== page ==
On the Court’s reasoning, therefore, Article VIII.I gave adequate provision for extensions of time for the delay, and so the prevention principle did not apply. 

2. Notification of Delay under Article VIII.2

On the basis that the Court found the delay fell within Article VIII.I, it was clear that the notice regime within Article VIII.2 was applicable in order to claim an extension of time.
However, the Court also concluded that even on the assumption the narrower construction of Article VIII.I was adopted, and that there could be cases of Buyer-induced delay which did not fall either within it or within any of the more specific regimes in the SBCs, the language of Article VIII.2 was wide enough to apply to such delays. This finding, again, differs from that in Zhoushan

3. Modifications under Article V

The Seller contended that it had agreed to carry out modifications to the design of the vessels for which no agreement had been reached as to extensions of time for delay. The Seller further submitted that, as construction of the vessels had been delayed as a result of the modifications, it was entitled to an extension of time whether or not it had issued notices under Article VIII.2 or otherwise. 

The Court disagreed, and concluded that the contract made provision for the parties to agree in writing any adjustments in the delivery date necessitated by such modifications and, should the parties fail to reach agreement, the Seller would not be obliged to carry out the modifications. The modifications clause did not, therefore, contemplate a request for an unagreed extension of time following a modification and did not provide for a notification regime relating to such a request. The Court commented, however, that it would conceivably be open to the parties to agree an ad hoc arrangement for an extension of time outside the specific terms of the SBCs.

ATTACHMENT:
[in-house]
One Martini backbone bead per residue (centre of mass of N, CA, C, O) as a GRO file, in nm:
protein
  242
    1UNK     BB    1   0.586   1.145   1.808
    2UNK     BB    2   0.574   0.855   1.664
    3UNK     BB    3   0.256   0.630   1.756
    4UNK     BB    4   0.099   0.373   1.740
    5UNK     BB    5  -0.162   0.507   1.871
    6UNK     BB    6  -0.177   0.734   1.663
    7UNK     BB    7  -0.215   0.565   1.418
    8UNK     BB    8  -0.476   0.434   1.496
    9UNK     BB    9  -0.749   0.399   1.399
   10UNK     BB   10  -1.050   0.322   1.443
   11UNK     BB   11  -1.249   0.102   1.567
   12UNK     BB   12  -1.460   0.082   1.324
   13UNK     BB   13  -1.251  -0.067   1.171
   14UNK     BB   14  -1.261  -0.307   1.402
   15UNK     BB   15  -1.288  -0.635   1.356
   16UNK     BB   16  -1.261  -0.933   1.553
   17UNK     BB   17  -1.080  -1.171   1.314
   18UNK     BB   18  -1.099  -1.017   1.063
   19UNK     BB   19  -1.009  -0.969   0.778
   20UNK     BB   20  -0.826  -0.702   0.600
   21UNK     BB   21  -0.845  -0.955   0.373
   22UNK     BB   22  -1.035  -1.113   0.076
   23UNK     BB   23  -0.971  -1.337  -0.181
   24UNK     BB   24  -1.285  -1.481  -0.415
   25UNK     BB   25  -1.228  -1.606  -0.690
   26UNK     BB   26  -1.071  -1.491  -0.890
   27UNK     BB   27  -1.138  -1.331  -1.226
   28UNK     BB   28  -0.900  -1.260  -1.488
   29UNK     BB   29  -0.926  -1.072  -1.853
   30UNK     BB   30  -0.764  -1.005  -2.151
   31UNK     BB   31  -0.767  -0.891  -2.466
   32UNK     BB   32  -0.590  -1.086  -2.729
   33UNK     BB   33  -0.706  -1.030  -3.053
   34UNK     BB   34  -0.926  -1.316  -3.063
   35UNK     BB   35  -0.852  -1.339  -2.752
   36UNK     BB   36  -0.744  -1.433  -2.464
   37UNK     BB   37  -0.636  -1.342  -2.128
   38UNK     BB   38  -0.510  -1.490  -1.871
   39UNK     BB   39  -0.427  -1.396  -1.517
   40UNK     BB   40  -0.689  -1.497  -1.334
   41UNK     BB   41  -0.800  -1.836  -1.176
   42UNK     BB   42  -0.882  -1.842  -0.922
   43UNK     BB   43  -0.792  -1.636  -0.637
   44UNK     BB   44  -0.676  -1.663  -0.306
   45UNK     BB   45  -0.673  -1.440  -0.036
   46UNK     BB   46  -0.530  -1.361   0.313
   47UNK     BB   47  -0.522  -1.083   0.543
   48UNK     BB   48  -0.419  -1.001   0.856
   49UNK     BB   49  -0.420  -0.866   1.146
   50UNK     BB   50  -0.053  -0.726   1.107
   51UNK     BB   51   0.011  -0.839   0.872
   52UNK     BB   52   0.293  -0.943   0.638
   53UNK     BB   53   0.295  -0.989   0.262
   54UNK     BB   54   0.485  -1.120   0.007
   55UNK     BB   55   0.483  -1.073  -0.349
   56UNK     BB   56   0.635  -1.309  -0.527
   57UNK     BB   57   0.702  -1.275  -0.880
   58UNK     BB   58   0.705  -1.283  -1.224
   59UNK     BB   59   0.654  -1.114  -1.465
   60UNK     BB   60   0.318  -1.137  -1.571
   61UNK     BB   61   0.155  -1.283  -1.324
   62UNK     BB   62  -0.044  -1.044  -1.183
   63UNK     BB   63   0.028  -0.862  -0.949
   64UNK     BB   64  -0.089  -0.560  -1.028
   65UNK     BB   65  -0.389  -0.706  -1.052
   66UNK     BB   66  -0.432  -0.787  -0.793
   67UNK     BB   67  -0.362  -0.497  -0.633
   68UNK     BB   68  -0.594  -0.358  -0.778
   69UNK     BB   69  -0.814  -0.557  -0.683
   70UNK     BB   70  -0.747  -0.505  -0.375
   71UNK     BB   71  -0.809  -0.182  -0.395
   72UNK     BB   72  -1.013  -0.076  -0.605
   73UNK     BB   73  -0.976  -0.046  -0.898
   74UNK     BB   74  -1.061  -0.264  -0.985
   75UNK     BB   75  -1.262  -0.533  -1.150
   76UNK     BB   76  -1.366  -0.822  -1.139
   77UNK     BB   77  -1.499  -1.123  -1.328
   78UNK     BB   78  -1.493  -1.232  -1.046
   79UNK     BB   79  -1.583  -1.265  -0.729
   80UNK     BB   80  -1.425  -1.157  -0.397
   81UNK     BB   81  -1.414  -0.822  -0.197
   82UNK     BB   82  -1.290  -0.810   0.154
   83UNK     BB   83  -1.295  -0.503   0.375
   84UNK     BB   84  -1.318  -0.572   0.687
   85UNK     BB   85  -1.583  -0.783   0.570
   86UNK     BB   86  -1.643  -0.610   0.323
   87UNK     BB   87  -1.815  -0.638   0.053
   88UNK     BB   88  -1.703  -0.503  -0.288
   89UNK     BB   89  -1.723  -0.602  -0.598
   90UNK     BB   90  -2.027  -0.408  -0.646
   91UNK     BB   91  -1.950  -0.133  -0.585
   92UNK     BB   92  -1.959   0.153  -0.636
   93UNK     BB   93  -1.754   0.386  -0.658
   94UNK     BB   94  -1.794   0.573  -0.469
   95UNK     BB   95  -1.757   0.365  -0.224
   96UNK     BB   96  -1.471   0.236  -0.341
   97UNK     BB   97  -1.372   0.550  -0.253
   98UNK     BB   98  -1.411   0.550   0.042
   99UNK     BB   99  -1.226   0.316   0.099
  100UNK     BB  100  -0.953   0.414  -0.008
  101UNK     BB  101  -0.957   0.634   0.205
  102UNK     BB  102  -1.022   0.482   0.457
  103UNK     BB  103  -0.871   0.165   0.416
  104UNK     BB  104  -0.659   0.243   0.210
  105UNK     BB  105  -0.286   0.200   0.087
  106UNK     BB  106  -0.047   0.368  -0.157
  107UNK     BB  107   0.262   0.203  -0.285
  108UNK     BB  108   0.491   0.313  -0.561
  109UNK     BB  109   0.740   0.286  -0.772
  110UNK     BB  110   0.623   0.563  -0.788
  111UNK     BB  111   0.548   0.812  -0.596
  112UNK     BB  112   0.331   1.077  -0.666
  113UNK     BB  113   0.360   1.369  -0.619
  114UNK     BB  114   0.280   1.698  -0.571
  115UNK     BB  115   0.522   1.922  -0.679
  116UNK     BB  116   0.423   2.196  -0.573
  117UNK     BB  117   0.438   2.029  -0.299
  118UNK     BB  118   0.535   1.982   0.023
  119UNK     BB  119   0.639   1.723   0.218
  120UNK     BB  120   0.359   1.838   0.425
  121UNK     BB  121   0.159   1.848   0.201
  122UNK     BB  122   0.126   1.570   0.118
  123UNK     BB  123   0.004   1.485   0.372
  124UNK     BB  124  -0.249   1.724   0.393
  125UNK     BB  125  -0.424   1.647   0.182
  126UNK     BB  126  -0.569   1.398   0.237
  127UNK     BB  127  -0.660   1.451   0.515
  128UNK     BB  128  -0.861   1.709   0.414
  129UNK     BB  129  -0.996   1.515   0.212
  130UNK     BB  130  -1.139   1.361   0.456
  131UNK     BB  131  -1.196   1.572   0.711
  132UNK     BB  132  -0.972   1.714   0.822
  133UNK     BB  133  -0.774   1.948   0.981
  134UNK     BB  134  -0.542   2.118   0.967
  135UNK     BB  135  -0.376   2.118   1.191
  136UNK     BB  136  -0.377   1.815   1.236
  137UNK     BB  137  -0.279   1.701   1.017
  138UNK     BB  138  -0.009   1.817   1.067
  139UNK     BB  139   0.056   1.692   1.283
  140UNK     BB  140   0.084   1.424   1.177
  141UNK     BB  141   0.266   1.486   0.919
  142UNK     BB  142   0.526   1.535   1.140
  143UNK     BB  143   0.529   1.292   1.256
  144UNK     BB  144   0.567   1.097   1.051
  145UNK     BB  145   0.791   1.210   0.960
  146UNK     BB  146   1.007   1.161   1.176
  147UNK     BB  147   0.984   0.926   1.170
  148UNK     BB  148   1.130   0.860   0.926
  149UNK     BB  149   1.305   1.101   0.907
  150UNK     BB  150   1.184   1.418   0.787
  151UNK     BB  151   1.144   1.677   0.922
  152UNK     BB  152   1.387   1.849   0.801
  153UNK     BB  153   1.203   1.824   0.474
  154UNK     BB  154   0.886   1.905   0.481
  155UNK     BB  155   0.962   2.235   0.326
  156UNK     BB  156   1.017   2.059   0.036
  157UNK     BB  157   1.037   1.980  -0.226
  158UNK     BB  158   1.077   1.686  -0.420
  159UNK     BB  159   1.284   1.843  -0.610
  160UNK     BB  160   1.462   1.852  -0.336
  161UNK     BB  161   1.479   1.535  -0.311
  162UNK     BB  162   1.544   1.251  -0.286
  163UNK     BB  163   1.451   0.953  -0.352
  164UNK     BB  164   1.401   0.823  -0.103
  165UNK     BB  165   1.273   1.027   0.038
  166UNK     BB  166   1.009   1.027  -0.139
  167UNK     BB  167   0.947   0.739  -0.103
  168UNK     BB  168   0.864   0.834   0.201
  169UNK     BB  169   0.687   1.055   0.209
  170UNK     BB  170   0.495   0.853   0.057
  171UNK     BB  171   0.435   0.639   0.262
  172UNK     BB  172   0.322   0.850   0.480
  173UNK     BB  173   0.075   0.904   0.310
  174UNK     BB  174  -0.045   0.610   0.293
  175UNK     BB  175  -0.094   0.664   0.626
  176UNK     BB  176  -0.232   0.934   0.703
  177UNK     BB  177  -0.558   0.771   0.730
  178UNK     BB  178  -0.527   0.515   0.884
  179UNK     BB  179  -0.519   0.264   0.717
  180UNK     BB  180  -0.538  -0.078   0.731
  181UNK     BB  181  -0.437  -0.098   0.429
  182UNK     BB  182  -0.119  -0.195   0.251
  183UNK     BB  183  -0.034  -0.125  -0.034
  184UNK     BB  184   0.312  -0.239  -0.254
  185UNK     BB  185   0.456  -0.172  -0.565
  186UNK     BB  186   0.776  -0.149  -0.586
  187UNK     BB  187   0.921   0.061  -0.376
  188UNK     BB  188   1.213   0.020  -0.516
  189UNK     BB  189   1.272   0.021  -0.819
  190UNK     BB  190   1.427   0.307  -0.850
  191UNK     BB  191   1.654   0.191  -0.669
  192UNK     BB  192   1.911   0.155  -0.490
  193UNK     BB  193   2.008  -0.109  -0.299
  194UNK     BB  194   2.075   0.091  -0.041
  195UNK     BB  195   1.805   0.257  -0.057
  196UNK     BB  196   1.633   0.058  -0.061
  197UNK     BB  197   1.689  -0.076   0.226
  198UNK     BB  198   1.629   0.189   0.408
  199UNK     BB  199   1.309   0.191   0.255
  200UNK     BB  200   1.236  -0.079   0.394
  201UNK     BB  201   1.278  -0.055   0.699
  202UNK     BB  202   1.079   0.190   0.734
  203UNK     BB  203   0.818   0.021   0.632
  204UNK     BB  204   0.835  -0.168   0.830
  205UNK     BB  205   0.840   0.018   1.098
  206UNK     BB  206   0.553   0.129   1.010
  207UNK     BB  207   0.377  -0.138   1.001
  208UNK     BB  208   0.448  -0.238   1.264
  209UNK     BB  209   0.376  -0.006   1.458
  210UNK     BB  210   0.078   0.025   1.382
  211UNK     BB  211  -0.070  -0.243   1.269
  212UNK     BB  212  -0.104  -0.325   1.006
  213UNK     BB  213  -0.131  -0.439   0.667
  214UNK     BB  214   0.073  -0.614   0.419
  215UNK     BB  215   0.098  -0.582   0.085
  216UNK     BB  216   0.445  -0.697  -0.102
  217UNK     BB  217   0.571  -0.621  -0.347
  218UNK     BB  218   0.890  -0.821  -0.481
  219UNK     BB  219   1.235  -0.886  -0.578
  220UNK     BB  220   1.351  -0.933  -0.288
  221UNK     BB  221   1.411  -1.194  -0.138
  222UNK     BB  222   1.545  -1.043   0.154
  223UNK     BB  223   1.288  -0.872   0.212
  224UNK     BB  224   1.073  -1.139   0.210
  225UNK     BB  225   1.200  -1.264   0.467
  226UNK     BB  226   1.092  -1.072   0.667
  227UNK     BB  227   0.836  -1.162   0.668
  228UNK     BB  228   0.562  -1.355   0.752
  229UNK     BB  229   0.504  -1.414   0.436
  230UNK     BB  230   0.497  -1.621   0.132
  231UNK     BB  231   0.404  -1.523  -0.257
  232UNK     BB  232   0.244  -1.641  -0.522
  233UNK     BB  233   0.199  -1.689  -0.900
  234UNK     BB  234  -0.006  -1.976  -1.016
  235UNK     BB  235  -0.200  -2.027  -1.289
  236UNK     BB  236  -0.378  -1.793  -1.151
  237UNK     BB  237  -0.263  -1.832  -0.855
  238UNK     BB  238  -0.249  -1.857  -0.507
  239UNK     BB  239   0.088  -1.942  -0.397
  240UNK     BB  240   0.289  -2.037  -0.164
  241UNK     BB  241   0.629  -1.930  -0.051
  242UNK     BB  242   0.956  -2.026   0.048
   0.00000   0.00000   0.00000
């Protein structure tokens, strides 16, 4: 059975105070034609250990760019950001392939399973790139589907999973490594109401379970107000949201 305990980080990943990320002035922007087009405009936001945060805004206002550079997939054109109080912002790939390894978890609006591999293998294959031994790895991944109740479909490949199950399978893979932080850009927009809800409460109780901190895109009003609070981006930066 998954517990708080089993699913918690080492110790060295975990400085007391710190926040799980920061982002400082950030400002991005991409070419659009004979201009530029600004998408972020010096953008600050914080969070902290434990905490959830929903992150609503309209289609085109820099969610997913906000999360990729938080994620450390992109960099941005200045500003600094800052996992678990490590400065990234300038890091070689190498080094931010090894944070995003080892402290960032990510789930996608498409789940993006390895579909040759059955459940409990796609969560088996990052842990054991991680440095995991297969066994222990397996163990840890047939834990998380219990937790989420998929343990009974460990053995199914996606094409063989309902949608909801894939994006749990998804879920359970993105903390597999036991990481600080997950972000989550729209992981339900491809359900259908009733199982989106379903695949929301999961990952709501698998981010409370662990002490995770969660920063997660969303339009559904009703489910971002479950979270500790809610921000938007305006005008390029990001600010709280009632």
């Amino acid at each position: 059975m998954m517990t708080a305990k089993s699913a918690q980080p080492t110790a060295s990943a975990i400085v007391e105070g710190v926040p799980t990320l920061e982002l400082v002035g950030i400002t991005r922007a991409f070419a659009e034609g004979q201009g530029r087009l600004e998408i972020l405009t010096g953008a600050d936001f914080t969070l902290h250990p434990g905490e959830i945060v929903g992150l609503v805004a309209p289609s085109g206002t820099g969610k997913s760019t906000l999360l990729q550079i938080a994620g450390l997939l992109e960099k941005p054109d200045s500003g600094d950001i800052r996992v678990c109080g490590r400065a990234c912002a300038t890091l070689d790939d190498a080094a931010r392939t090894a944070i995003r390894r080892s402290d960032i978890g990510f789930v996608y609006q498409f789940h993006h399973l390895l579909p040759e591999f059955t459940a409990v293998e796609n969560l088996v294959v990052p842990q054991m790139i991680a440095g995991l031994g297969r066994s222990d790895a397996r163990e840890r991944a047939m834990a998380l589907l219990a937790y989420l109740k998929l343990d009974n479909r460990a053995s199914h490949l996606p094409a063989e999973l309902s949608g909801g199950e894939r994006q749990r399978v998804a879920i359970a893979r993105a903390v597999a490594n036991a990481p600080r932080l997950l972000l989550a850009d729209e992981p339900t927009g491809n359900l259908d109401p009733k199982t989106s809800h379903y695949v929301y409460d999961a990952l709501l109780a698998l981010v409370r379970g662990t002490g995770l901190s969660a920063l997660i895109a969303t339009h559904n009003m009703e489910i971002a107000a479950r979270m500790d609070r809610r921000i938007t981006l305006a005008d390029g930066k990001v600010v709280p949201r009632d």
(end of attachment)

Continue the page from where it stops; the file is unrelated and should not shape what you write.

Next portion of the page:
4. Buyer’s Default in Instalment Payments

The Seller alleged that the Buyer was in default for non-payment of the third, fourth and fifth instalments of the purchase price, and it was therefore entitled to a day-by-day extension of time under an express contractual provision. The Buyer contended that in order to be entitled to an extension of time the Seller must serve a default notice as required under the contract and that, further, the Seller must exercise its 'option' to extend time for delivery. The Court did not consider that a notice was a prerequisite for postponement of the delivery date, but held that the Seller must nonetheless exercise its ‘option’ expressed in the contract by communicating its decision to postpone. This communication, however, did not have to be by way of notice under Article VIII.2. 


The decision differs in a number of key respects to the Court’s decision in Zhoushan, which concerned similar issues. Further, although the Court accepted that a term as to non-prevention would be implied, the decision nonetheless demonstrates a continued judicial reluctance to apply the prevention principle in shipbuilding contracts, particularly where the contract contains a complete code to deal with delays, including provisions dealing with claims for time extensions. 

Lastly, and in light of the current Covid-19 pandemic, the decision is a timely reminder for shipyards of the importance of paying particularly close attention to and comply with extension of time provisions including notice requirements to avoid claims for additional time (and costs) being barred.

Chris Kidd

Chris Kidd Head of Shipbuilding and Offshore Construction, Joint Head of Energy & Infrastructure, Partner

Joshua Thomson

Joshua Thomson Associate